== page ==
Book Reviews

Straight off, this book will challenge you in your thinking and quite possibly in your practice and outworking of life as a Christian—especially if you are from an evangelical/Baptist/non-denominational background.

Will the Real Heretics
Please Stand Up

The book starts of taking you carefully through some of the practices and beliefs of the early church and those who knew the Apostles personally. It all feels very hopeful and like you're being led onward in a journey towards a certain goal, much of which I'm sure you'll find agreeable in what Bercot points out as discrepancies between early Christianity and today.

Then we get to a few points about the Reformation. Some of the critique I think was a little harsh and not necessarily accurate, painting a fairly negative picture of Martin Luther. Some of the points raised were a fair statement against some of the doctrine and theology that came out of the Reformation period (such as Luther being heavily influenced by Augustine's theology more than earlier church fathers). After the high of the first few chapters, these chapters came as a bit of a punch in the gut.

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I would also recommend looking up all of Bercot's claims as there does sometimes seem like there is a strong bias of opinion coming through certain chapters, which takes away from the feel of the book trying to give an objective look at the topic at hand.

But that aside, Bercot leads you back on this journey, aiming to uplift you once again with hope as he takes you towards a positive look at the Anabaptists. I knew before reading the book that Bercot is an Anabaptist himself, so I was wary that this book might just end up being advertisement for that denominational group as the new modern answer for getting back to early Christian practices. Whilst there are positive points made for the early Anabaptist movement being as close as possible to the early second century church, Bercot isn't shy to criticise the group in its modern form as having lost their zeal and passion for the Gospel.

After trying to re-inspire you with the hope that it is somewhat possible to restore early Christianity, as the Anabaptists did, before the Church “married itself to the world” as Bercot claims (and I agree with), he finishes off by asking the reader the question of “what now?” and whether we restore the Church to its former glory. Bercot seems to believe so if only the Church would return to simplicity of holiness and pick up its cross and revolutionary banners again “from where the early martyrs left them”.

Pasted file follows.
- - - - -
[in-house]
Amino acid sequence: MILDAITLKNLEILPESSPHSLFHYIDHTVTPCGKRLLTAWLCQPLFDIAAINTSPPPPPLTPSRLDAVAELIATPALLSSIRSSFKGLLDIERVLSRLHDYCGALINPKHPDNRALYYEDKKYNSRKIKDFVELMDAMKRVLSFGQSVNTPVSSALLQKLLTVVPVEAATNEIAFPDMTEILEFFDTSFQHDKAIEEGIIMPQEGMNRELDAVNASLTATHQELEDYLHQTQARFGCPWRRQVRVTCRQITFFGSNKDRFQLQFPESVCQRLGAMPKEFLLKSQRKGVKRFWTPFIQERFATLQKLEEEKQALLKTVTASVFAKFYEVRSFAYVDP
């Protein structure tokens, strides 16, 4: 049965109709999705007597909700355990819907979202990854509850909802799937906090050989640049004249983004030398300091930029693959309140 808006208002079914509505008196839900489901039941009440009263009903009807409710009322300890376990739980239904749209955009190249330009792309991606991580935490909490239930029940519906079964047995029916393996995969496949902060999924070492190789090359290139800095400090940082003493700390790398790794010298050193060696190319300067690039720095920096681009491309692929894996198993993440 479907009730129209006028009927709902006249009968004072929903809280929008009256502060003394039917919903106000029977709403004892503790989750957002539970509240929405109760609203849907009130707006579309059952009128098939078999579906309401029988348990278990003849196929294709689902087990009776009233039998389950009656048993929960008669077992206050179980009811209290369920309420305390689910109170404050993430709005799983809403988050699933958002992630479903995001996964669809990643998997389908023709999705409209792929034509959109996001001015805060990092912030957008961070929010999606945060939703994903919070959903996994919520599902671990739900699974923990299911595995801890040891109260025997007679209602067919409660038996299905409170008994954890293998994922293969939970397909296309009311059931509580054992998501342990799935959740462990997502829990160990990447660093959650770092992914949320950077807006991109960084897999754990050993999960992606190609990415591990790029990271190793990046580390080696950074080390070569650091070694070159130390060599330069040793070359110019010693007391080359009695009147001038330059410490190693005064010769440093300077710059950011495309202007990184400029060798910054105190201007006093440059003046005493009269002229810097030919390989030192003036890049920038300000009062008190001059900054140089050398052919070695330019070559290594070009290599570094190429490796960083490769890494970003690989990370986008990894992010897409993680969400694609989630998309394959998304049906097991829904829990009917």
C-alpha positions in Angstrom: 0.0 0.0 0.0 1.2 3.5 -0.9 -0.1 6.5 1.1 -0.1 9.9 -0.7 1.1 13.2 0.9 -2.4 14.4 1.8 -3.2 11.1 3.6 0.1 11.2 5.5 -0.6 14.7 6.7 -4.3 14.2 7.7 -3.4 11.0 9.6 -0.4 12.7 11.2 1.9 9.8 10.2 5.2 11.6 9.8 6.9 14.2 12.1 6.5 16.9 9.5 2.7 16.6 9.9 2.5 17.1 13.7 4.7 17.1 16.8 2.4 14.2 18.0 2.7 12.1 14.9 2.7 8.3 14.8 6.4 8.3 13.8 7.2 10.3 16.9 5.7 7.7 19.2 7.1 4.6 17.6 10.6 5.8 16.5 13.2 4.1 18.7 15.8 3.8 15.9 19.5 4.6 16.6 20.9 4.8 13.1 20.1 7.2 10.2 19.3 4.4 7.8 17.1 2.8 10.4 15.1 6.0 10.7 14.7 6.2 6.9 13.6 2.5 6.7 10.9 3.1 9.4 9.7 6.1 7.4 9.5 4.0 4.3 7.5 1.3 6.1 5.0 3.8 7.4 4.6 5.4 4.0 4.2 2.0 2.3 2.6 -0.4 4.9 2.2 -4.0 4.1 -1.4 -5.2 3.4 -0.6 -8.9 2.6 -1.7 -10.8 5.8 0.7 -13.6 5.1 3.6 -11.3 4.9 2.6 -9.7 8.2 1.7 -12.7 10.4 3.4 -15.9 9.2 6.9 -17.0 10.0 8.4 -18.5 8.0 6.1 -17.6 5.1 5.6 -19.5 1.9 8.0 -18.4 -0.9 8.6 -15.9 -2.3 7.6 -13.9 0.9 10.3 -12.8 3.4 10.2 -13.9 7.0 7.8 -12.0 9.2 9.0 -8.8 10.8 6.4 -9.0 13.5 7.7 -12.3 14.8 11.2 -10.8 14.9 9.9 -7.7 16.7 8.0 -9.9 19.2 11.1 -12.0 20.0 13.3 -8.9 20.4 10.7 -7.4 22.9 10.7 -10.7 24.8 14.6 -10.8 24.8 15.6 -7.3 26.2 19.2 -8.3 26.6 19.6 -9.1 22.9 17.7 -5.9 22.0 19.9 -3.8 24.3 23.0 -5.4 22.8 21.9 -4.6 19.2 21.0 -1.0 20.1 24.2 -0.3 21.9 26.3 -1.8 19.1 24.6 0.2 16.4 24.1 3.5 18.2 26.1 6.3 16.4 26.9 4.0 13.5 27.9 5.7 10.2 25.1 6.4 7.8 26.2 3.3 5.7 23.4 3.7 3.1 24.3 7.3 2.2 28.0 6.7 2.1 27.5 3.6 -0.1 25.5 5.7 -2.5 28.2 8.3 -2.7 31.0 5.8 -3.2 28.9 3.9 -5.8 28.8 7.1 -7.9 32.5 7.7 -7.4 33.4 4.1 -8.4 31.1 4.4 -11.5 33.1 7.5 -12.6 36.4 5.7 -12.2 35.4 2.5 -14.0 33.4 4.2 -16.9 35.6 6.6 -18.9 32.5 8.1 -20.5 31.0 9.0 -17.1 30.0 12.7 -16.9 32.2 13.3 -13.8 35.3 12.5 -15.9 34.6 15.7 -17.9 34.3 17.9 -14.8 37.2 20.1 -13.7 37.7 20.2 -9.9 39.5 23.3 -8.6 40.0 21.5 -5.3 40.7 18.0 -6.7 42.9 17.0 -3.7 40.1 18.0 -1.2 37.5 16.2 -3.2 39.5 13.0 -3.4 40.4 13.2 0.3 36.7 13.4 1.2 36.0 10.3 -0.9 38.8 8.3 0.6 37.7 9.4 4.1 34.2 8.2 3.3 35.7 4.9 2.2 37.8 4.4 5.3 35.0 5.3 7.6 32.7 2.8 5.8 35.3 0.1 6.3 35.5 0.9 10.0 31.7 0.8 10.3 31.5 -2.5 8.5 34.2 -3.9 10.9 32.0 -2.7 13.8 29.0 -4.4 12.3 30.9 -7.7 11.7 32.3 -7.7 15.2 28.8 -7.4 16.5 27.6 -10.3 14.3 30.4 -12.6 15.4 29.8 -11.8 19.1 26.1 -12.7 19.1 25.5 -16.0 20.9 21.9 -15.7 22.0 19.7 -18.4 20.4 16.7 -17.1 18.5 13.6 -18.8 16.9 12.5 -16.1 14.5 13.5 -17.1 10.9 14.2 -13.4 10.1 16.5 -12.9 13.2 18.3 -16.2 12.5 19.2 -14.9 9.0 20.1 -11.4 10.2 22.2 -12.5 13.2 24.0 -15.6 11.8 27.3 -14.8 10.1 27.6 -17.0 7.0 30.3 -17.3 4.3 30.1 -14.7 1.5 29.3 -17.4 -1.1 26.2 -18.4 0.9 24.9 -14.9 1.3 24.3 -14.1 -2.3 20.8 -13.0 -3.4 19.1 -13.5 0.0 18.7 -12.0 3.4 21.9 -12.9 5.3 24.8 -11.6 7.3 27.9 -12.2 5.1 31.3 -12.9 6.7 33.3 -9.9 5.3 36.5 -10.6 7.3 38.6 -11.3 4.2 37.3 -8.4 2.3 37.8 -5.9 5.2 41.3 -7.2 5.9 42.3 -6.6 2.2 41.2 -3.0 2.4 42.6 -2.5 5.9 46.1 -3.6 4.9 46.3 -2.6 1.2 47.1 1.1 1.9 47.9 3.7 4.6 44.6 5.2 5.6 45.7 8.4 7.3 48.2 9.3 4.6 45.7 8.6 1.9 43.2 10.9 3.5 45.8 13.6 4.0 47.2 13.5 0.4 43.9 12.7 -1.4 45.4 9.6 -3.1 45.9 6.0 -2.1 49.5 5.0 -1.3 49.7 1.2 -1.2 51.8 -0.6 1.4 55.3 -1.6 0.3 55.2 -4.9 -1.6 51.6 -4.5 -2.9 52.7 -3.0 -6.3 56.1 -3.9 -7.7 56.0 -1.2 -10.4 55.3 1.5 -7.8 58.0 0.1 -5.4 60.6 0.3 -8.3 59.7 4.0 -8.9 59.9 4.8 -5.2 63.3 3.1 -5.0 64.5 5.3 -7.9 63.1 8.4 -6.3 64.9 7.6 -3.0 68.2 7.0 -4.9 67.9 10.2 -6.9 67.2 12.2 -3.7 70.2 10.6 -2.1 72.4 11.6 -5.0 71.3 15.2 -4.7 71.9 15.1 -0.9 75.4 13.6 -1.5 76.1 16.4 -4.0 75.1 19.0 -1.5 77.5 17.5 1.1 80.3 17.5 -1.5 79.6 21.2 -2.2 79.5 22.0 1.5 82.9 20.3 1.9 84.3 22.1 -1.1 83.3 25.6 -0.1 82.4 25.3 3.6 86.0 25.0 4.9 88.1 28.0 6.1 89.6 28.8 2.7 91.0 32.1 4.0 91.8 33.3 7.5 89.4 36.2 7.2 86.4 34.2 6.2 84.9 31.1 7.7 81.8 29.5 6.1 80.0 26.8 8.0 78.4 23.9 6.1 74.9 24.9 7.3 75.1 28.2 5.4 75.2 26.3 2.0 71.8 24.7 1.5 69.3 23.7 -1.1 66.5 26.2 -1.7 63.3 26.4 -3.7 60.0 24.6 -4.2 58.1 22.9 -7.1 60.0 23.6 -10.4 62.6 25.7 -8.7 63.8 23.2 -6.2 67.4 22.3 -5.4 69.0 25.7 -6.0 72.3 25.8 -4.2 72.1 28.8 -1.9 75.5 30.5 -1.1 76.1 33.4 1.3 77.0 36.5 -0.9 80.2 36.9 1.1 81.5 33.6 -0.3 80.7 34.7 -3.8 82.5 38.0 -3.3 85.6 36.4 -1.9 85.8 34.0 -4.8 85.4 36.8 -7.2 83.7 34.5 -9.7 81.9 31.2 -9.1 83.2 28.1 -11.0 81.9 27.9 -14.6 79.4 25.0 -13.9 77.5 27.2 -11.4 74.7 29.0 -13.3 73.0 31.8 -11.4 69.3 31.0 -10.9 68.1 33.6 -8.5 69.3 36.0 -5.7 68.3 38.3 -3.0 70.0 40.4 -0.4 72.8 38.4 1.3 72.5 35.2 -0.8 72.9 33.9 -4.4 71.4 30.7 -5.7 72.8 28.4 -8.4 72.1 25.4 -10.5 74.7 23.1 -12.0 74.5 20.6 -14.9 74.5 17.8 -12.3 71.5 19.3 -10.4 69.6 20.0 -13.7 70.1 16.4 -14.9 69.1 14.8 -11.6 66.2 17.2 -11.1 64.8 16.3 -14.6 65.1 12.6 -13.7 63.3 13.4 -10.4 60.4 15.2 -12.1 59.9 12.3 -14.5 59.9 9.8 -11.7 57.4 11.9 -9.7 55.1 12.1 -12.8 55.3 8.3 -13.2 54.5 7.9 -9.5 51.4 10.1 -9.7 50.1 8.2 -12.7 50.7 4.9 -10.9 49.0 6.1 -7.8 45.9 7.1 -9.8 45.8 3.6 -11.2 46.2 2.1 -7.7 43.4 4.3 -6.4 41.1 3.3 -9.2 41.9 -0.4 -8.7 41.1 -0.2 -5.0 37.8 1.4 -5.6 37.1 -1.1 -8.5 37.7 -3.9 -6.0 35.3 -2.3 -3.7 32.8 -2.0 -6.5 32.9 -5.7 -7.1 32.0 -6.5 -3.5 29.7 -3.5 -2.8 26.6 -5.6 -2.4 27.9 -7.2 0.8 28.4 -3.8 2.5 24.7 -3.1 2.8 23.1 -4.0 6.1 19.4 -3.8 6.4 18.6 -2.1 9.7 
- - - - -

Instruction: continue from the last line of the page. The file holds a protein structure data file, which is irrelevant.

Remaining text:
This book is definitely a call to arms in the holiest sense; a call for us all to re-examine ourselves and our churches to see if what were living, believing and practicing is still in line with the New Testament church which the early Christmas bore witness to. Well worth the read for anyone who takes their faith seriously.

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Bonus: Francis Chan's "Letters to the Church"

Letters to the Church

I've also just finished reading this book by Francis Chan before starting Real Heretics. Although it's not dealing with the Early Church aspect of looking at the primitive Church, it still looks at similar questions of how can we get back to a simpler, more pure faith that the Apostles and Jesus began.

It's definitely a challenging book and had struck me right where I needed it to. It's helped verbalise some of the questions and issues I've had for the last few years myself any the current form and format of "church". Though Chan is primarily speaking to an American Evangelical audience, much of his points and criticisms still speak well to my British/UK Evangelical experience.

If you've felt disgruntled or at odds with how we "do" church in some places, this book may well inspire you to see things differently and to maybe even enact some changes yourself in your local community — even more so if you are a local church leader in some capacity. Well worth the read, and works well to read before or after Bercot's book. A solid five stars.

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Recent Posts

Slavery in the Bible – Does God Condone Slavery?

| 5 days ago | Slavery

Slavery in the Bible – Does God Condone Slavery?